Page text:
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Monday, March 18, 2013

"Awake" (Noel Brewer Yeatts)

TITLE: Awake: Doing a World of Good One Person at a Time
AUTHOR: Noel Brewer Yeatts
PUBLISHER: Grand Rapids, MI: Baker Books, 2012, (176 pages).

Good works that flow out of the Good Word in the heart. Doing good to the world one person at a time. Reaching a larger world regardless of how small or how limited one is. All it matters is a big heart and willing hands. This is exactly what Noel Brewer Yeatts has done. Spurred in part by Timothy Keller's book, "Generous Justice," Yeatts attempts to help believers "wake" up to the reality of a world that needs us more than we can ever imagine. She makes a bold call to try to take readers through various shifts. I summarize some of my seven reflections as I read the book.

First, we need to move from guilt-driven kind of a help toward a justice minded perspective. Using the example of Mother Teresa and the story of the Tuohy family who helps a boy get back on his feet, Yeatts points out the need for a kind of help that will aim to make a difference one person at a time. If one is guilt-driven, one may only get to help on a knee-jerk manner that does not last. If one is led by justice, one will persevere in being creative and convicted about helping a person a long way.

Second, we need to move from sleepy knowledge toward wakeful action. So often, we allow our accumulation of knowledge bog us down to inaction. Like Aquinas, we need to choose to "feel compassion than to know the meaning of it." It is not enough simply to be aware of what is going on. We need to take responsibility for this knowledge and to do something about it. The trouble is, far too many people o not think their participation will make any difference. This is tragic not only for the needy, but also for us. So what are the rich of the world, who as a minority possess the majority of the world's wealth, doing about the rest of the world, who not only are poor, but seem to exist only to serve the desires of the rich?

Third, we need to move from a mentality of handouts to compassionate action. Giving handouts is a cop out to reduce one's guilt feeling. Action that stems from a deep compassion will resemble Jesus' being moved by compassion to action. That means learning to move from mere giving to actual serving, distant awareness to up close and personal human touch.

Four, our giving and helping need to move from haphazard help to strategic assistance. Women in general are more vulnerable. They are also more influential. Like the saying in Ghana, that if a man is helped, it is just one man; but if a woman is helped, the nation is also helped. One strategy then is to pay special attention to the needs of women and to train them to develop help channels in their respective contexts.

Five, move from vague ideas about help toward crystal clear ideas. Take the issue of the lack of clean water. It spawns a host of problems with regards to diarrhoea, malaria, typhoid, as well as the good health. Without good health, one cannot have a good quality of life. Helping the poor does not mean just addressing symptoms. It also means addressing root causes.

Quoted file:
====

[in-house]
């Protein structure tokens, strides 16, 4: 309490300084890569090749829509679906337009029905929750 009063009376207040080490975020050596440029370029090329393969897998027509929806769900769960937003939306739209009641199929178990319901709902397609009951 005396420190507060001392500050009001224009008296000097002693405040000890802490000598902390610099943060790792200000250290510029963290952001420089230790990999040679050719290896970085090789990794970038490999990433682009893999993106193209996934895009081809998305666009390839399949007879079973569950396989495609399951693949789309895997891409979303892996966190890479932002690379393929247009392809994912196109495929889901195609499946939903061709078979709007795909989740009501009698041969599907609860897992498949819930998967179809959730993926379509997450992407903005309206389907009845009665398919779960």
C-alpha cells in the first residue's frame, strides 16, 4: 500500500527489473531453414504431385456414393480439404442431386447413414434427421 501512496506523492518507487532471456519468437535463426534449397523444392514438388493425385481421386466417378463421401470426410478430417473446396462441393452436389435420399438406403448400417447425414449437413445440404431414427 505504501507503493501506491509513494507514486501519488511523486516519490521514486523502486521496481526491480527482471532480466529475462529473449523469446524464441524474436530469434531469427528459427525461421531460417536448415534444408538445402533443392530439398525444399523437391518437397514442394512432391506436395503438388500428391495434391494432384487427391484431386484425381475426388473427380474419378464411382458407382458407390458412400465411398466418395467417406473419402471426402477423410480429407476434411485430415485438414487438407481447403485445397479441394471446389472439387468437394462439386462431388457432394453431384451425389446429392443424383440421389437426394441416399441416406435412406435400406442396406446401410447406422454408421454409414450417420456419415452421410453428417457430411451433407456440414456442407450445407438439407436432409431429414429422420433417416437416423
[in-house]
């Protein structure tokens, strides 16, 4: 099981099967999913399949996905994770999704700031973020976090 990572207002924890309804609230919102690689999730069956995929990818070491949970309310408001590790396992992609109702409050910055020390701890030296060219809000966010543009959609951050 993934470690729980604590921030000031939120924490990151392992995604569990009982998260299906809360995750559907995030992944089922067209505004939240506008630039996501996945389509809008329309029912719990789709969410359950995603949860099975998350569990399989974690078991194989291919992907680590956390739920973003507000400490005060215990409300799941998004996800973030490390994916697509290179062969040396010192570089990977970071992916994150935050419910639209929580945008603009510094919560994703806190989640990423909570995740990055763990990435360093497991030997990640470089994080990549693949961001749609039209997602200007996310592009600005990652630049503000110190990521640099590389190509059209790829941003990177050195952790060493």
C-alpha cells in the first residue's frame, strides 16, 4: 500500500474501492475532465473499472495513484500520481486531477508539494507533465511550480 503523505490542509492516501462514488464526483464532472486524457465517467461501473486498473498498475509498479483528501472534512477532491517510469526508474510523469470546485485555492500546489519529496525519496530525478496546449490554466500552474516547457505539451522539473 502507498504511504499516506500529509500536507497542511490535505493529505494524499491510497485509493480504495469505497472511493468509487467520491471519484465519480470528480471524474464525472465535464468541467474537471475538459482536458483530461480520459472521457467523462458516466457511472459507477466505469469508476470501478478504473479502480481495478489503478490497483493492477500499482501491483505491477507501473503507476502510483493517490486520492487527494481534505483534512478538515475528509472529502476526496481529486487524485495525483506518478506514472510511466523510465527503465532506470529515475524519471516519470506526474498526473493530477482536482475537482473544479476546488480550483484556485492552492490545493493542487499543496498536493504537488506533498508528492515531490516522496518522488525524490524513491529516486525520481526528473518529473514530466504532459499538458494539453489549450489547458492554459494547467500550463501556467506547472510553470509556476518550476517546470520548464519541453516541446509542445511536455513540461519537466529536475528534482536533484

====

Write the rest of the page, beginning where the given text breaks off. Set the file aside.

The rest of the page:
Six, we need to move from a boring but safe lifestyle to a bold and significant form of faith. It means radical plans with our own lives. It means learning to make our lives count. It means living a worthwhile life for others. Helping the poor is not simply just wearing a T-shirt. It means wearing the needs of the poor through active engagement with the rich AND the poor. We need to evangelize the former and to be an agent to touch the latter. We need to speak up for the voiceless, listen to the silenced, see the marginalized, and to feel that the world as it is right now, is moving toward injustice.

Seven, we need to move from a sense of complacency to a sense of urgency. I think it is an apt reminder that the biggest tragedy for many people is not because they are successful, but when they are successful in things that ultimately do not matter much. Yeatts urge readers to actively join groups that advocate for the poor and vulnerable; to invest in a child; to be an active part of infrastructure improvements in the needy world; and even to make a trip to the poorest of the poor to experience first hand the reality of injustice, poverty, and suffering.

This book is about changing the world, beginning with changing the hearts of anyone who wants to do some good in the world. The primary audience is essentially the rich West, but the scope can be easily enlarged to include other groups. Containing many stories of faith and trust, success and disappointments, Yeatts encourages us not to look at the problem, be discouraged and then do nothing. Instead, she urges us to look at what is possible, be encouraged, and then do something, even if it means just one life or one small situation at a time. Three thoughts come to mind as I marvel at the resilience and the industry of Yeatts. First, we are not responsible to solve all the problems of the whole world, just part of it. Second, we are not meant to help everybody in the world, just who we can reach. Third, we are not responsible for the ills of the world, but we are responsible if we do not do anything about it. If any of these thoughts can be planted in the reader, this book will have done its job. I'm sure readers will be moved. It is a fitting reminder that while we are not responsible for solving all the problems of the world, we are responsible for those things that we can do something about.

Rating: 5 stars of 5.


This book is provided to me free by Baker Books and Graf-Martin Communications without any obligation for a positive review. All opinions offered above are mine unless otherwise stated or implied.

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